Wednesday, January 14, 2015

Yes, and... what the hell am I doing?!

The Improv Conspiracy Theatre

Jayden Masciulli took The Improv Conspiracy's Level 1 Intensive course in January 2015. He was gracious enough to write an article about his experiences!

By Jayden Masciulli

I signed up to The Improv Conspiracy’s Level 1 intensive workshop on a whim. I had only been to one Harold Night, and while I loved every manic second of the show, it never really occurred to me that I would - or could - actually do it. 

Maybe it was the liberating feeling of graduating from uni a few weeks earlier. Maybe the haze of New Year’s resolutions got the better of me. Maybe I was drunk and looking for new and creative ways of embarrassing myself in public (actually, that was the exact reason. It was New Year’s after all). Regardless, when I first spotted on my Facebook feed the ad for TIC’s upcoming workshops, a little part of my brain fired up – the part responsible for my irrational need to make others laugh, and my ability to absolutely nail 21st birthday speeches on cue. Maybe I could do this. 

I had no idea what to expect on the first day. All that self belief I had when I triumphantly typed my credit card details online had vanished. I’m not an actor. I’m not a fan of being the centre of attention. I’m not even that funny. What the hell was I doing?

But suddenly there I was, pretending to be an alien, washing an imaginary car and letting fifteen random people listen in on a conversation about still living at home with my parents. All in the first hour. THE FIRST HOUR.

All of this embarrassment does something to a person. There’s nothing quite like spending two full minutes in front of a group of strangers, screaming horrifically at a chair. I’ve learned that mutual humiliation binds people together, and any initial awkwardness there may have been between the ragtag bunch of students (shout out to my fellow kitchenhands) quickly disappeared. It didn’t matter that we were all of different ages, backgrounds, experience and accents – suddenly we were a team, and the support, openness and, above all else, laughs I got from everybody made the whole experience worthwhile. They’re the reason I’m chuckling to myself as I type the words ‘chicken carcass tea party’. Shared embarrassment: try it next time you’re stuck in a lift and see how many strangers you can befriend.

They don’t call it an intensive for nothing – ‘intense’ is probably the best way of describing those four days of constantly making shit up. It’s hard! It’s emotional! It’s hilarious! It’s humiliating! It’s terrifying! It’s fun! It’s like your mind has an over abundance of exclamation marks! 

There were a lot of times where I thought I couldn’t hack it - I blanked on stage a fair bit. But there were a heap of breakthroughs too, and when your mind clicks and you say the right thing and you get that god damn laugh, all of the anxiety and embarrassment becomes a distant memory. My favourite moment would be a scene where I was an over-excited child riding a bike without training wheels for the first time, which quickly became an over-excited 16-year old riding a bike without training wheels for the first time, which even more quickly became an over-excited 16-year old pyromaniac riding a bike without training wheels for the first time. Inspired by my own life, obviously. But it was the first time I felt I had truly learned and achieved something special, a feeling I never expected to have, even just a few hours prior.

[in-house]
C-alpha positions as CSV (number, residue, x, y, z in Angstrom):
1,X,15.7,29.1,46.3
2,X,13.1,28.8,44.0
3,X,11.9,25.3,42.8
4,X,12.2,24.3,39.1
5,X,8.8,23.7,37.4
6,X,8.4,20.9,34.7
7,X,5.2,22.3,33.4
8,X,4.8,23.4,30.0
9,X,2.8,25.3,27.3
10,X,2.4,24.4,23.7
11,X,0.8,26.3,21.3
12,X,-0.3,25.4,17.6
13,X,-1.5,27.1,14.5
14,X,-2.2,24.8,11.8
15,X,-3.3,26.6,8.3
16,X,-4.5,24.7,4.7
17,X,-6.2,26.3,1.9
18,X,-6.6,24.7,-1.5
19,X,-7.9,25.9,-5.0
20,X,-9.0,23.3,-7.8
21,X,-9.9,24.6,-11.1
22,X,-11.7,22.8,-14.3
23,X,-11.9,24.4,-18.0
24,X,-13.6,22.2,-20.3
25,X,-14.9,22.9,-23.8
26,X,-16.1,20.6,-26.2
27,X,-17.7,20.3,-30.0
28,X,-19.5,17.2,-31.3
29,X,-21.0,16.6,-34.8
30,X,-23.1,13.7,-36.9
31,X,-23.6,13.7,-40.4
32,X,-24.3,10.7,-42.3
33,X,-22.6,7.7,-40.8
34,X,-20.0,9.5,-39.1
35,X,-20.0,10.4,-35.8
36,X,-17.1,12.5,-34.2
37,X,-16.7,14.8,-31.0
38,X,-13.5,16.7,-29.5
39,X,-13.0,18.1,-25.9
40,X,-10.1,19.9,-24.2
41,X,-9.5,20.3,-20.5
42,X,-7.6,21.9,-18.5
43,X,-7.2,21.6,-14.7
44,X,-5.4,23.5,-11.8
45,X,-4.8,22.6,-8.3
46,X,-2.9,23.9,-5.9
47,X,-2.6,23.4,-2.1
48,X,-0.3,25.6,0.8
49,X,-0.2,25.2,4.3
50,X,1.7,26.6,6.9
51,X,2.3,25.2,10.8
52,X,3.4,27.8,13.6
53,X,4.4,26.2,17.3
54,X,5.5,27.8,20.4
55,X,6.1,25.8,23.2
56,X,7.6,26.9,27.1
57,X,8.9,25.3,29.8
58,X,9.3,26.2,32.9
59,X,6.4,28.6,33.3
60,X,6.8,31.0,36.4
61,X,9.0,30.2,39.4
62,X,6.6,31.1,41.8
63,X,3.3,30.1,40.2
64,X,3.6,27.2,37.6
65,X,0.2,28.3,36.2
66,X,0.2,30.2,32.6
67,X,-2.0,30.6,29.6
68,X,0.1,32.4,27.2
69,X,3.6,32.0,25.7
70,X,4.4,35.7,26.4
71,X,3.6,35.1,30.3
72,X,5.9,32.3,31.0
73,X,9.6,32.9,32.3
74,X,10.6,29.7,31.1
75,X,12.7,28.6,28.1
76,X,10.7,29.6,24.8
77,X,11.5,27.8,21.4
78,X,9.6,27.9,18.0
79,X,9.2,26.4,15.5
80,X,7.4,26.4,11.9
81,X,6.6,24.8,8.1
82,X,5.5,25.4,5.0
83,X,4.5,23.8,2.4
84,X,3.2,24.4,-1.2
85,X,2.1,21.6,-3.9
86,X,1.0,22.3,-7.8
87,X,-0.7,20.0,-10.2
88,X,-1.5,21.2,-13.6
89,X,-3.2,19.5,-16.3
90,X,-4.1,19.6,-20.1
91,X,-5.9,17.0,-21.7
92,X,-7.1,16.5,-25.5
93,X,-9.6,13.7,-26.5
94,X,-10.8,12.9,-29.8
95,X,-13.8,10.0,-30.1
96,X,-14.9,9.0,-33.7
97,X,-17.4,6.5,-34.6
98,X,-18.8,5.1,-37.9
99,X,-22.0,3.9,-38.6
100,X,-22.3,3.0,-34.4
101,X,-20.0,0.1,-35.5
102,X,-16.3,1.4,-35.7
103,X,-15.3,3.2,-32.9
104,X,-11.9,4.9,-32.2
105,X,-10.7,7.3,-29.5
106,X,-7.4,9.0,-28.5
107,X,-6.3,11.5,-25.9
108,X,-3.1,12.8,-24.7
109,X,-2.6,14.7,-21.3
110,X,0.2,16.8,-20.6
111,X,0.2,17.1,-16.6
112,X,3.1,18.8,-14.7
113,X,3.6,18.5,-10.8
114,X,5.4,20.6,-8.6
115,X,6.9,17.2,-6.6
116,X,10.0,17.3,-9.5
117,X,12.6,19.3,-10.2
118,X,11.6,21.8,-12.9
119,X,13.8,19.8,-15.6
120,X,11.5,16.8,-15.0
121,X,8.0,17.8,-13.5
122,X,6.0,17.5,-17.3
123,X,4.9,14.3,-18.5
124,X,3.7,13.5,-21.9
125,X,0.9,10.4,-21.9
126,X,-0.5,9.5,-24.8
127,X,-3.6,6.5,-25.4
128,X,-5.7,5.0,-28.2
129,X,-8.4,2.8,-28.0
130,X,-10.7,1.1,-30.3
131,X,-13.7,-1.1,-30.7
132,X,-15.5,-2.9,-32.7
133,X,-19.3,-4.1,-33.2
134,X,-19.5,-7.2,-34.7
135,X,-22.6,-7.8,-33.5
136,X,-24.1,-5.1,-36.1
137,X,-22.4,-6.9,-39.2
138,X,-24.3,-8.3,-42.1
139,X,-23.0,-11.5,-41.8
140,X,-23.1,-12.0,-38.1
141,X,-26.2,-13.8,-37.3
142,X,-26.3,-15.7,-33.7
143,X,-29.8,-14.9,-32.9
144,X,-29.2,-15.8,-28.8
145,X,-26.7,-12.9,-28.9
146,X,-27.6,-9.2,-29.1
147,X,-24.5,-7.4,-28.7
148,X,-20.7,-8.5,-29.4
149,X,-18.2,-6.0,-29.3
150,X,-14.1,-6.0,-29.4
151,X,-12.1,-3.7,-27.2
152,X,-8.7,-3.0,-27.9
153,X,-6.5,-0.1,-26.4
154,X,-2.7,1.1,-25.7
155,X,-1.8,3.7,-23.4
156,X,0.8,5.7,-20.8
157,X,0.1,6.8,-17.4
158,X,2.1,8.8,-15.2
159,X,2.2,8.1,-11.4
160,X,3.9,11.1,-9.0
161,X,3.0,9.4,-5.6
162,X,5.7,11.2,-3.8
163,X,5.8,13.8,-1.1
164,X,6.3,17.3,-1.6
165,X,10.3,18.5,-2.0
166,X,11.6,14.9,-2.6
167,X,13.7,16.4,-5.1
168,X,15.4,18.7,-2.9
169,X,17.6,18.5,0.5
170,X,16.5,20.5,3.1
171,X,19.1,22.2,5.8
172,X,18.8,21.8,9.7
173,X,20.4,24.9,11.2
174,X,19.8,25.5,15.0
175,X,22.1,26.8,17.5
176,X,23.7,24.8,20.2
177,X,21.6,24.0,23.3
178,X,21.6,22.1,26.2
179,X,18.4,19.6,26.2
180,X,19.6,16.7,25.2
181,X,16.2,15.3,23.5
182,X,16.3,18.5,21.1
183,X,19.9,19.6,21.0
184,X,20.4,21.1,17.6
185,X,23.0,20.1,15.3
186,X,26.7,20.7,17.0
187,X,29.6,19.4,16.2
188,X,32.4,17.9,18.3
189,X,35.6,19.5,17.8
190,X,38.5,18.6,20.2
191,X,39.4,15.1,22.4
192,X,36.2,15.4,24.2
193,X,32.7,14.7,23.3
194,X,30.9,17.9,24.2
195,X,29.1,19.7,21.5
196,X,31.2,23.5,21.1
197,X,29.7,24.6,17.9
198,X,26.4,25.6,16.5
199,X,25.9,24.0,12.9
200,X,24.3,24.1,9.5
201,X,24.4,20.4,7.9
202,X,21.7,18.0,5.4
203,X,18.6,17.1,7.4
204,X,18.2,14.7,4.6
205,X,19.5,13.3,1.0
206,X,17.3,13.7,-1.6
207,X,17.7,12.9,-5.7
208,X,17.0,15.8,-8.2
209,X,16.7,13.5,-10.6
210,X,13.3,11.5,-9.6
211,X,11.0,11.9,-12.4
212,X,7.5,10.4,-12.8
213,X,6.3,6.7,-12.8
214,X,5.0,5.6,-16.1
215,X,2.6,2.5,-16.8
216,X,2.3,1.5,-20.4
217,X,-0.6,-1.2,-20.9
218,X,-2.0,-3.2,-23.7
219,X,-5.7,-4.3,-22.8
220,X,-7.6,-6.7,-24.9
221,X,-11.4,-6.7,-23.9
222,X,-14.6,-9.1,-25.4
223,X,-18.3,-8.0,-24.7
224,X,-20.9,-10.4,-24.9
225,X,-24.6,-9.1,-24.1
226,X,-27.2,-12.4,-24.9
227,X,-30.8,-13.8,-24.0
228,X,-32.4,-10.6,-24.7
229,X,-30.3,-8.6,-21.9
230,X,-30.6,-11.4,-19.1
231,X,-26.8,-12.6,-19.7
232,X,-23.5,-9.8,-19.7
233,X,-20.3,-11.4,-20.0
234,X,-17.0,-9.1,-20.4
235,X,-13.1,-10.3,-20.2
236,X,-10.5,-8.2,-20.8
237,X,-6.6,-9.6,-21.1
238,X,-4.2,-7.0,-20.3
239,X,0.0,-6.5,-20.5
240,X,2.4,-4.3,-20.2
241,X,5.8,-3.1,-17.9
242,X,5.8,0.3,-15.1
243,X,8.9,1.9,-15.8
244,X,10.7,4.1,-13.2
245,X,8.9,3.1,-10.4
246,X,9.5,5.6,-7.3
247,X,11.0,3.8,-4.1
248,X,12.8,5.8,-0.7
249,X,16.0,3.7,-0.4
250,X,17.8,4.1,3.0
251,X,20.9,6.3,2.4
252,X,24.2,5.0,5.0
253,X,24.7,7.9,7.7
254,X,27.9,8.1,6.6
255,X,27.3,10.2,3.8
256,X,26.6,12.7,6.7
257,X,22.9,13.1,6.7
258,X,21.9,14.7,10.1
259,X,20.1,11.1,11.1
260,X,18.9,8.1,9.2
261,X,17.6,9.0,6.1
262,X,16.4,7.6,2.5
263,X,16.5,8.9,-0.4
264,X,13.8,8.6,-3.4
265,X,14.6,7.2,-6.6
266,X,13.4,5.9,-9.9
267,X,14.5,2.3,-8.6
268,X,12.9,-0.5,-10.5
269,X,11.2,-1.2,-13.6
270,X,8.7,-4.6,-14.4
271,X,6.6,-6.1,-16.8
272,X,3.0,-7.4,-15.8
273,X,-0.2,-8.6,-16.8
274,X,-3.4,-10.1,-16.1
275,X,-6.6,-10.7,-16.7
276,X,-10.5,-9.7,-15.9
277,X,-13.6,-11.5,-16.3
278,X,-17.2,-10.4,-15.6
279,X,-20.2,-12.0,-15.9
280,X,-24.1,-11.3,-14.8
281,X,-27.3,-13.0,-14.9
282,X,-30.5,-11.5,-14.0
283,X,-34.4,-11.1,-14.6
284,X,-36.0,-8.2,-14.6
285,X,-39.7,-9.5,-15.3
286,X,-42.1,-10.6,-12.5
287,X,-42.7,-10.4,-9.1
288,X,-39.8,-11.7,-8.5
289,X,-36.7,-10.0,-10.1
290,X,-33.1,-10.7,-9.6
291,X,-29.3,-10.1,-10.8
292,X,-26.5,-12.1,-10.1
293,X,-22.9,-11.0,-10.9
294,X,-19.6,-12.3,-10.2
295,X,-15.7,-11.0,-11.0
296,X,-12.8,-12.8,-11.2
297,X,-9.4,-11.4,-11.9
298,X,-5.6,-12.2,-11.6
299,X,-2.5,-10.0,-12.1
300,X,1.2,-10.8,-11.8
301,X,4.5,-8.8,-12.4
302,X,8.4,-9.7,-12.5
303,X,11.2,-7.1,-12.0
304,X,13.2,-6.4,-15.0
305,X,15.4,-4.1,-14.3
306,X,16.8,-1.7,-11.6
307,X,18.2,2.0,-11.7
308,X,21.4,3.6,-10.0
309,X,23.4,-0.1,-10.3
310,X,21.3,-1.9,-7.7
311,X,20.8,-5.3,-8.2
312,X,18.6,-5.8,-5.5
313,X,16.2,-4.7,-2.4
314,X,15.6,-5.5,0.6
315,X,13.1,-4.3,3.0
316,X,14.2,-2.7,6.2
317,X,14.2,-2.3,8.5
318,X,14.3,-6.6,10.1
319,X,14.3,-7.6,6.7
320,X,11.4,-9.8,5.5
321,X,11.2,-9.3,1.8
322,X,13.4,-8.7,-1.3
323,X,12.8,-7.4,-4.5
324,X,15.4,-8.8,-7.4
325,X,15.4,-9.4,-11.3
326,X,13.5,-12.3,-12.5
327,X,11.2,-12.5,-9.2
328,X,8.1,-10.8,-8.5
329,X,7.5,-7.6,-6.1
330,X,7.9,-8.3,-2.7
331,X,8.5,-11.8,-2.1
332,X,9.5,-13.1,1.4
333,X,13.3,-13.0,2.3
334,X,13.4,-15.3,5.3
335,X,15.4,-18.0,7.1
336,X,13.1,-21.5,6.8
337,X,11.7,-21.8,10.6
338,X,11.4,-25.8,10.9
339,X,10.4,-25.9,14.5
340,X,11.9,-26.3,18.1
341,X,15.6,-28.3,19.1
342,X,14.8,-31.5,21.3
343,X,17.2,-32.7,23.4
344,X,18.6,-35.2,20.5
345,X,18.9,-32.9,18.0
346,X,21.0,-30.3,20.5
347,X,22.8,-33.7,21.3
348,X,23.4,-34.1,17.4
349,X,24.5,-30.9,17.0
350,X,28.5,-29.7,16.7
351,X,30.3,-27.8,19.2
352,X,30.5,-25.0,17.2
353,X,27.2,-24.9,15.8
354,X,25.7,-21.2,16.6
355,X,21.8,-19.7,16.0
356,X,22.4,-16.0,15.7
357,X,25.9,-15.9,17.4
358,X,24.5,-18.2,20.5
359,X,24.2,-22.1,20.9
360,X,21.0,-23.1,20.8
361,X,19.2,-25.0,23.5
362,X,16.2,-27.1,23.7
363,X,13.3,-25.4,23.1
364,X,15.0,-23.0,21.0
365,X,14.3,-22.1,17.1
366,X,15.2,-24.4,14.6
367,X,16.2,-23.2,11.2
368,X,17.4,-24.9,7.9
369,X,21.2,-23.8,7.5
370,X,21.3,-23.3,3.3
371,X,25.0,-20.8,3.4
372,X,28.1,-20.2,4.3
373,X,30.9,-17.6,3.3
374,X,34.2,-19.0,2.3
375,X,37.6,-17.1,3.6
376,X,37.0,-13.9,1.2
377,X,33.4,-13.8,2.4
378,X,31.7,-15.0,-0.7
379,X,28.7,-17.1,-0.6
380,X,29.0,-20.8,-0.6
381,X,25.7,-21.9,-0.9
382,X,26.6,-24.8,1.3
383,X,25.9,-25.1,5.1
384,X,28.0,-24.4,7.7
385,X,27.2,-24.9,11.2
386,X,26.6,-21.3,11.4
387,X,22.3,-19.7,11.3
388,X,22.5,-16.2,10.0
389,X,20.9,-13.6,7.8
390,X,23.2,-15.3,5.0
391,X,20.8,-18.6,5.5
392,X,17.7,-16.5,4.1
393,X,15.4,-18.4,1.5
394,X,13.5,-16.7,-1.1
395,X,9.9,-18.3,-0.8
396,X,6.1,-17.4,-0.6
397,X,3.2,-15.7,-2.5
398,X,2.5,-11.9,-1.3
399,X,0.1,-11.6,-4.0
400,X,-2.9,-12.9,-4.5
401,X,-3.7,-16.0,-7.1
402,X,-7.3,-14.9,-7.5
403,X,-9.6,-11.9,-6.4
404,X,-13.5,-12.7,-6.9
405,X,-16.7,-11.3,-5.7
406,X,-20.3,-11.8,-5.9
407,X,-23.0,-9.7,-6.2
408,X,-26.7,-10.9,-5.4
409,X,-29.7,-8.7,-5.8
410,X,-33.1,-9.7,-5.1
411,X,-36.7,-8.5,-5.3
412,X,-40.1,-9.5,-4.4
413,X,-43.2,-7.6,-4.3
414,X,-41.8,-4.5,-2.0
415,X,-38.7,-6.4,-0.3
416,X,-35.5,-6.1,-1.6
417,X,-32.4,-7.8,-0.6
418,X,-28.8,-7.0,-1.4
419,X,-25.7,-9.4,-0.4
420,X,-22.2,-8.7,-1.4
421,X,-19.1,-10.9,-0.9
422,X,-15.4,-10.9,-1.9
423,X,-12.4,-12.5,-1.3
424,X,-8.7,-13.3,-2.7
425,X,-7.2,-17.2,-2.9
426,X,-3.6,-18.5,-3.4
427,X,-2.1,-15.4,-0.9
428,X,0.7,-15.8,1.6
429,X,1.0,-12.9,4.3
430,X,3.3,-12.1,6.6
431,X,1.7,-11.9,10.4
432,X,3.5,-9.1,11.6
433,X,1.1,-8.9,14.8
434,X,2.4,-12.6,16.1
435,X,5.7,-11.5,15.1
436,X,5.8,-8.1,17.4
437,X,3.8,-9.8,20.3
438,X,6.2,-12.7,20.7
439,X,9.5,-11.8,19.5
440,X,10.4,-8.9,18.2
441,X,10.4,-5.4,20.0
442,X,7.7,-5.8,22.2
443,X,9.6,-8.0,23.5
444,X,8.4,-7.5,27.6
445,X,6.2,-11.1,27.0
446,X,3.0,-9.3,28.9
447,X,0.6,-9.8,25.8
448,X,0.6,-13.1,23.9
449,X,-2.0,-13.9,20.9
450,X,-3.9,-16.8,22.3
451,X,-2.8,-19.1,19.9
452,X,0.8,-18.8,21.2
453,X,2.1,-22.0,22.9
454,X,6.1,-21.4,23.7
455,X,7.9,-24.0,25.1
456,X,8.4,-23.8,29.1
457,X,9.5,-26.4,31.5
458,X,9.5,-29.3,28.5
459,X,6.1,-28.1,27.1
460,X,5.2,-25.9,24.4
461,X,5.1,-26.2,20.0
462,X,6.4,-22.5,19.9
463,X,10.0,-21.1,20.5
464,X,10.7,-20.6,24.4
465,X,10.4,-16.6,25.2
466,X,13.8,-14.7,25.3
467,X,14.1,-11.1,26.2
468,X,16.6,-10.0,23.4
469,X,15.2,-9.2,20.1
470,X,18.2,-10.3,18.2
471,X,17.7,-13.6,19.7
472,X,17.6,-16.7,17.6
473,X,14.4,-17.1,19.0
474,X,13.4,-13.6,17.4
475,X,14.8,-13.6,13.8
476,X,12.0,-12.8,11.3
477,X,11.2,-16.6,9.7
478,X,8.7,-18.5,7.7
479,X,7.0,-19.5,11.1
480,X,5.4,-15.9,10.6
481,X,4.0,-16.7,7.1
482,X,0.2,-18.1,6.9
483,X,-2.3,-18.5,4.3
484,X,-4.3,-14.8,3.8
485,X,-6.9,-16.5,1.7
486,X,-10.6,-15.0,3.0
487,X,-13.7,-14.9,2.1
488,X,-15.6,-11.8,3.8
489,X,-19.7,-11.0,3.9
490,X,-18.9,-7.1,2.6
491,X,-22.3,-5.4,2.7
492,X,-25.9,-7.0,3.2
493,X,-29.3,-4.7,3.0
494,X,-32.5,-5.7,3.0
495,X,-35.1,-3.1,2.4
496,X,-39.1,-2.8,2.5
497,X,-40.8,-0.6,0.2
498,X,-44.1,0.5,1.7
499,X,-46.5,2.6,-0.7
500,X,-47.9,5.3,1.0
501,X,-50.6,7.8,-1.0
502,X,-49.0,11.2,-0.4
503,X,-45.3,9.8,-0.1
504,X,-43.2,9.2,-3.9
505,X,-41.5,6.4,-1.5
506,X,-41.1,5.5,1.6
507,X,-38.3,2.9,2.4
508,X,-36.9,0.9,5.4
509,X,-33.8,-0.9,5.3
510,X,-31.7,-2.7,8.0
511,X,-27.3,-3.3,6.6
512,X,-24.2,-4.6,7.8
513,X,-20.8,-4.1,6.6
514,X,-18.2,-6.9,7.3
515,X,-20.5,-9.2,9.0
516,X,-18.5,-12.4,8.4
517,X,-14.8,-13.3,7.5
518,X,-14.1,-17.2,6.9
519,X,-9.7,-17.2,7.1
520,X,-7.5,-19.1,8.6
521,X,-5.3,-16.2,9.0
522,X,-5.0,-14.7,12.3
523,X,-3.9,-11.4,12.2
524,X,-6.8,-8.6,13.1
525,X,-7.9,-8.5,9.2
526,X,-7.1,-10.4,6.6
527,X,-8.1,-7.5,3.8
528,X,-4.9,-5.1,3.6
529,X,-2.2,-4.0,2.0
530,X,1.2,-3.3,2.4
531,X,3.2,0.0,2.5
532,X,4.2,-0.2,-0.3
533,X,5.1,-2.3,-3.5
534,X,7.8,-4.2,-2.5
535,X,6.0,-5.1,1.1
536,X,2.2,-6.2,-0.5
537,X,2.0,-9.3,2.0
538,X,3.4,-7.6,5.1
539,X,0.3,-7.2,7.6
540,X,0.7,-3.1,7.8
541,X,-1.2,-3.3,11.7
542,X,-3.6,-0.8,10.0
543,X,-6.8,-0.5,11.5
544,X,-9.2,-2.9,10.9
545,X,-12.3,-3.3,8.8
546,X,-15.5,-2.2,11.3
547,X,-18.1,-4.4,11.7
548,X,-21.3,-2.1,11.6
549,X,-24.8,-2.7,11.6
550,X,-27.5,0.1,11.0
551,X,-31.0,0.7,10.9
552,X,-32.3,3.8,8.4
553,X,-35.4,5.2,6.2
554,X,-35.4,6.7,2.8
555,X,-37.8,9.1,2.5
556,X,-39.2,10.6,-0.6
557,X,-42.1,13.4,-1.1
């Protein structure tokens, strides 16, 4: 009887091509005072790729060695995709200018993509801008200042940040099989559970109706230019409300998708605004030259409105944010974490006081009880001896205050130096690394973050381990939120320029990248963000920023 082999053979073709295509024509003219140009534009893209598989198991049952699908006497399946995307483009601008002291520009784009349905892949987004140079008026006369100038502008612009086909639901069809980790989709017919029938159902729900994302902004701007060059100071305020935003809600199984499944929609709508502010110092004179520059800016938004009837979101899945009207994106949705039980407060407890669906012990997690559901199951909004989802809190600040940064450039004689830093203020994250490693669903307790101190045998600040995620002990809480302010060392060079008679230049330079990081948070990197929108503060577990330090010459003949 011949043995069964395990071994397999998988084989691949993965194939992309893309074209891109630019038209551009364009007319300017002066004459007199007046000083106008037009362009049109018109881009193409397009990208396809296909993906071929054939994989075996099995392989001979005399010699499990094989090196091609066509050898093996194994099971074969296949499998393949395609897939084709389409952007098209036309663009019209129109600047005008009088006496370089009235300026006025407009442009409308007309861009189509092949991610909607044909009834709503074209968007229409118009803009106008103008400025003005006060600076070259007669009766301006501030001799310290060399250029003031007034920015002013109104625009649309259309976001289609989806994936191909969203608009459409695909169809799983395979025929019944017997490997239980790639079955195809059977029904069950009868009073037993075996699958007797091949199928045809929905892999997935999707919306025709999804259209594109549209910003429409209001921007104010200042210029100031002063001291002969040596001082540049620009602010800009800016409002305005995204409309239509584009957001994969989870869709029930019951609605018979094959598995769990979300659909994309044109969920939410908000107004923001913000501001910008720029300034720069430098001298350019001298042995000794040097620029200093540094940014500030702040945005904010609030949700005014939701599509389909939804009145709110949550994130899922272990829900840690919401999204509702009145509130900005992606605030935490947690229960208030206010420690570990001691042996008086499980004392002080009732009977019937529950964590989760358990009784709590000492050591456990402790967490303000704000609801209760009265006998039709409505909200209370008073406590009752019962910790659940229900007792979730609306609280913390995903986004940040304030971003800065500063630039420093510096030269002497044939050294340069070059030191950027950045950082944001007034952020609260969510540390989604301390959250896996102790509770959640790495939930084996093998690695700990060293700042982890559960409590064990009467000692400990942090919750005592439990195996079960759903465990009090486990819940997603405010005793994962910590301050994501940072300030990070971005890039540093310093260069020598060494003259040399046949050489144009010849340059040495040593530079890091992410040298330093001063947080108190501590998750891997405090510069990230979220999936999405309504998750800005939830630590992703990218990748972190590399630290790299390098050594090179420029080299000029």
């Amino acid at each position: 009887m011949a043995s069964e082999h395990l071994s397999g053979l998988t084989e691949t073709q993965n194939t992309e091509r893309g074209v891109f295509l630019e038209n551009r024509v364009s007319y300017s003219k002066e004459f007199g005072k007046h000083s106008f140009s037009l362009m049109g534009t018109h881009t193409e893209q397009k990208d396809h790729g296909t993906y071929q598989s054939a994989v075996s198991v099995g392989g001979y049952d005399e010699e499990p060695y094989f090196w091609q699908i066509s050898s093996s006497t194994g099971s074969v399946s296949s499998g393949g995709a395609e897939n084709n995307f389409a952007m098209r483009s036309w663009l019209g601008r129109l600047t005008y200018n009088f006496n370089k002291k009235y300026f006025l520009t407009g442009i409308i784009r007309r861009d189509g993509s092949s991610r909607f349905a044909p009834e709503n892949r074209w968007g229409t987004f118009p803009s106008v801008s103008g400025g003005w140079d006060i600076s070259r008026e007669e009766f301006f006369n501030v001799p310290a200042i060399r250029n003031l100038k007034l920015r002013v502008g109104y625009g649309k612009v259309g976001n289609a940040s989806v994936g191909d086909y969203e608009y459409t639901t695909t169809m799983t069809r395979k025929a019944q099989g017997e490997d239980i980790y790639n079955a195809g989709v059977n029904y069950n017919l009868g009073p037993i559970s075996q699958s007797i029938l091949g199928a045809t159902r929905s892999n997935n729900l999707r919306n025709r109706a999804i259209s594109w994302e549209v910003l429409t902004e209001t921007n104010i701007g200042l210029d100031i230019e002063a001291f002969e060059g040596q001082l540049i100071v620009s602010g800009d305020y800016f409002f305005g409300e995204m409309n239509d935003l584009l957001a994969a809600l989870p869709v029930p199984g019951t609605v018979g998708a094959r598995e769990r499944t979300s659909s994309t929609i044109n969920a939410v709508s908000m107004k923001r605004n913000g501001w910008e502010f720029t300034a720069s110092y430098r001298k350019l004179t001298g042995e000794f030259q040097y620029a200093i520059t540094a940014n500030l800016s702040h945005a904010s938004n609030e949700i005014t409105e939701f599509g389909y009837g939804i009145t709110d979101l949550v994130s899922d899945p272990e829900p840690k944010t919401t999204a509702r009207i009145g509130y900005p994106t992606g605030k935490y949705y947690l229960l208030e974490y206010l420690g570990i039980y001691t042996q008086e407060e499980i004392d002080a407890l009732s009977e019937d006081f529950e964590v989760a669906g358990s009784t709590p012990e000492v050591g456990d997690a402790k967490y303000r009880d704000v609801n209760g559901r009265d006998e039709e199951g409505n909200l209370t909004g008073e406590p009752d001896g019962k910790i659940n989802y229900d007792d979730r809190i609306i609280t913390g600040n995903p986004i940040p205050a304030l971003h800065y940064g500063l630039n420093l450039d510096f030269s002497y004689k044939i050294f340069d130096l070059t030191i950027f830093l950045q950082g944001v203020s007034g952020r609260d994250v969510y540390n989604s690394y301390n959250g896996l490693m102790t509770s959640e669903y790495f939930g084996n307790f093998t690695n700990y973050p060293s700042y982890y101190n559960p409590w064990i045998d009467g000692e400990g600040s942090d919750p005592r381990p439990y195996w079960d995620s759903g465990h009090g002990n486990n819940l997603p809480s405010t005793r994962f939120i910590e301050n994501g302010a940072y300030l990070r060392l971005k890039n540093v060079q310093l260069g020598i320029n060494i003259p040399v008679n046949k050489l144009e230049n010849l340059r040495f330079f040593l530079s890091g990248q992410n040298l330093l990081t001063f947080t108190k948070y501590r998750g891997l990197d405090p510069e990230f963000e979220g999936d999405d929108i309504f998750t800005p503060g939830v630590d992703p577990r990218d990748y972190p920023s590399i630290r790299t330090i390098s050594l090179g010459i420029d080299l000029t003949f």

And then there was a show! An actual performance! With spotlights! And paying audience members! And a guy on a piano! And even more exclamation marks running through my mind! I won’t lie, I was terrified– not even the pre-show warm up with my class in the park across the road involving singing and being a statue could shake it off. But, once again, I was suddenly on stage, this time as an armless cannibalistic Japanese chef and everything felt right in the world. Plus watching the rest of my team take their skills to the absolute NEXT LEVEL on stage was incredible. 

I can’t speak highly enough of our two coaches Broni and Ellyse, so I won’t. They’re hilarious, talented, passionate, supportive geniuses and I’m sure they don’t need to be constantly reminded of that fact.

I learned so much, and I couldn’t recommend this course highly enough to anybody even remotely interested in doing improv. It’s helped me immensely in so many ways – my self-confidence, writing, comedy, social skills and the ability to dust an imaginary room while simultaneously threatening to murder the person next to you. In one week I’ve been a bitchy teenage girl, a lasagne-obsessed 50’s gangster, a middle-aged lesbian, a wide-eyed boy with an evil imaginary friend, a French cheese maker, a meth-taking criminal with an affinity for board games and an asshole who booked his wife a Contiki tour of Bali for their honeymoon. 

They always say we regret the things we didn’t do, and I can honestly say I have no regrets about leaping into the weird and wonderful world of improv. I encourage anyone with the same nagging, potentially damaged part of their brain that thinks they can do it, to just jump right in and never look back.

So... when does level 2 start?

Interested in taking a workshop with The Improv Conspiracy? New 8-week terms of classes begin every two months throughout the year. Intensive courses run during uni holidays. Find out more on our workshops page.

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